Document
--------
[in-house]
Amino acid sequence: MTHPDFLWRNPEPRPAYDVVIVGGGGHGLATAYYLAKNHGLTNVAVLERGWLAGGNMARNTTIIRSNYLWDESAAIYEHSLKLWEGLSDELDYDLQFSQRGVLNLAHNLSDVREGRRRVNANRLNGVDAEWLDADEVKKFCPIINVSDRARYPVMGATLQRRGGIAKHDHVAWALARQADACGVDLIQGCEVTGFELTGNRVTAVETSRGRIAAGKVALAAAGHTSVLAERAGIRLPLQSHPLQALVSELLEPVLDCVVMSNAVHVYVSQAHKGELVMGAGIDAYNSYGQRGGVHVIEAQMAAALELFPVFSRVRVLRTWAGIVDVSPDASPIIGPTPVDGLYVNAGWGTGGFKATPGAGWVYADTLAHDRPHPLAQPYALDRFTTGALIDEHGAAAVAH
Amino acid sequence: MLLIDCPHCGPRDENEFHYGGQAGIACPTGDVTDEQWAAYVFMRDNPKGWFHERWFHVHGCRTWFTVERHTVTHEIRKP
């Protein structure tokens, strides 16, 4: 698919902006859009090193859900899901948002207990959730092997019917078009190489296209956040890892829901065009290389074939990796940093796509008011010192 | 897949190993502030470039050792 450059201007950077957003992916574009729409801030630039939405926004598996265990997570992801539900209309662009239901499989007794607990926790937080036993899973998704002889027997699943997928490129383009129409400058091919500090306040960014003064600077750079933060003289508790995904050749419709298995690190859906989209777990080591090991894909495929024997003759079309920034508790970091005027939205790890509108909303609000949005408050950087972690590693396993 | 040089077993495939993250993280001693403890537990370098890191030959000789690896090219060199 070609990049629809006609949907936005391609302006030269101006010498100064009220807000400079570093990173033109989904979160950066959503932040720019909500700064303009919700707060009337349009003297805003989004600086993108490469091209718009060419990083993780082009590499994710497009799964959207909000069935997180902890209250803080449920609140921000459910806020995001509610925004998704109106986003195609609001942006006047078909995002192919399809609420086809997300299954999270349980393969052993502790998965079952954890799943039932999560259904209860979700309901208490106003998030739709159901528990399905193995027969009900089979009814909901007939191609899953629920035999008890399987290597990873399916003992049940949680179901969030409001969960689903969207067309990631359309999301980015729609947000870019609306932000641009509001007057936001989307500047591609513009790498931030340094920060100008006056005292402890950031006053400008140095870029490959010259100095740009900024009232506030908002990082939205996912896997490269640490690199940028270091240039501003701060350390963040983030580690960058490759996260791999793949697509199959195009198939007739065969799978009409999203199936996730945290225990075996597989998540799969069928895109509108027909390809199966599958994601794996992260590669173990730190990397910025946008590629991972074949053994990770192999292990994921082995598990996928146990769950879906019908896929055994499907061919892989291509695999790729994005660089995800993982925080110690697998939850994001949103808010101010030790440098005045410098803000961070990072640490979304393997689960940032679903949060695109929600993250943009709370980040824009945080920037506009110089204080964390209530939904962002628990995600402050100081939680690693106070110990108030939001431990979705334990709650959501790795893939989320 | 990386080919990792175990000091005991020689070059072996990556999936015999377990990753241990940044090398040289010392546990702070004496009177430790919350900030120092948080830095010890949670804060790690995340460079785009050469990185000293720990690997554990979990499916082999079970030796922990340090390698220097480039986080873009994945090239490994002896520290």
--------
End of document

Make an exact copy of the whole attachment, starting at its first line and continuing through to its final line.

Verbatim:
[in-house]
Amino acid sequence: MTHPDFLWRNPEPRPAYDVVIVGGGGHGLATAYYLAKNHGLTNVAVLERGWLAGGNMARNTTIIRSNYLWDESAAIYEHSLKLWEGLSDELDYDLQFSQRGVLNLAHNLSDVREGRRRVNANRLNGVDAEWLDADEVKKFCPIINVSDRARYPVMGATLQRRGGIAKHDHVAWALARQADACGVDLIQGCEVTGFELTGNRVTAVETSRGRIAAGKVALAAAGHTSVLAERAGIRLPLQSHPLQALVSELLEPVLDCVVMSNAVHVYVSQAHKGELVMGAGIDAYNSYGQRGGVHVIEAQMAAALELFPVFSRVRVLRTWAGIVDVSPDASPIIGPTPVDGLYVNAGWGTGGFKATPGAGWVYADTLAHDRPHPLAQPYALDRFTTGALIDEHGAAAVAH
Amino acid sequence: MLLIDCPHCGPRDENEFHYGGQAGIACPTGDVTDEQWAAYVFMRDNPKGWFHERWFHVHGCRTWFTVERHTVTHEIRKP
């Protein structure tokens, strides 16, 4: 698919902006859009090193859900899901948002207990959730092997019917078009190489296209956040890892829901065009290389074939990796940093796509008011010192 | 897949190993502030470039050792 450059201007950077957003992916574009729409801030630039939405926004598996265990997570992801539900209309662009239901499989007794607990926790937080036993899973998704002889027997699943997928490129383009129409400058091919500090306040960014003064600077750079933060003289508790995904050749419709298995690190859906989209777990080591090991894909495929024997003759079309920034508790970091005027939205790890509108909303609000949005408050950087972690590693396993 | 040089077993495939993250993280001693403890537990370098890191030959000789690896090219060199 070609990049629809006609949907936005391609302006030269101006010498100064009220807000400079570093990173033109989904979160950066959503932040720019909500700064303009919700707060009337349009003297805003989004600086993108490469091209718009060419990083993780082009590499994710497009799964959207909000069935997180902890209250803080449920609140921000459910806020995001509610925004998704109106986003195609609001942006006047078909995002192919399809609420086809997300299954999270349980393969052993502790998965079952954890799943039932999560259904209860979700309901208490106003998030739709159901528990399905193995027969009900089979009814909901007939191609899953629920035999008890399987290597990873399916003992049940949680179901969030409001969960689903969207067309990631359309999301980015729609947000870019609306932000641009509001007057936001989307500047591609513009790498931030340094920060100008006056005292402890950031006053400008140095870029490959010259100095740009900024009232506030908002990082939205996912896997490269640490690199940028270091240039501003701060350390963040983030580690960058490759996260791999793949697509199959195009198939007739065969799978009409999203199936996730945290225990075996597989998540799969069928895109509108027909390809199966599958994601794996992260590669173990730190990397910025946008590629991972074949053994990770192999292990994921082995598990996928146990769950879906019908896929055994499907061919892989291509695999790729994005660089995800993982925080110690697998939850994001949103808010101010030790440098005045410098803000961070990072640490979304393997689960940032679903949060695109929600993250943009709370980040824009945080920037506009110089204080964390209530939904962002628990995600402050100081939680690693106070110990108030939001431990979705334990709650959501790795893939989320 | 990386080919990792175990000091005991020689070059072996990556999936015999377990990753241990940044090398040289010392546990702070004496009177430790919350900030120092948080830095010890949670804060790690995340460079785009050469990185000293720990690997554990979990499916082999079970030796922990340090390698220097480039986080873009994945090239490994002896520290």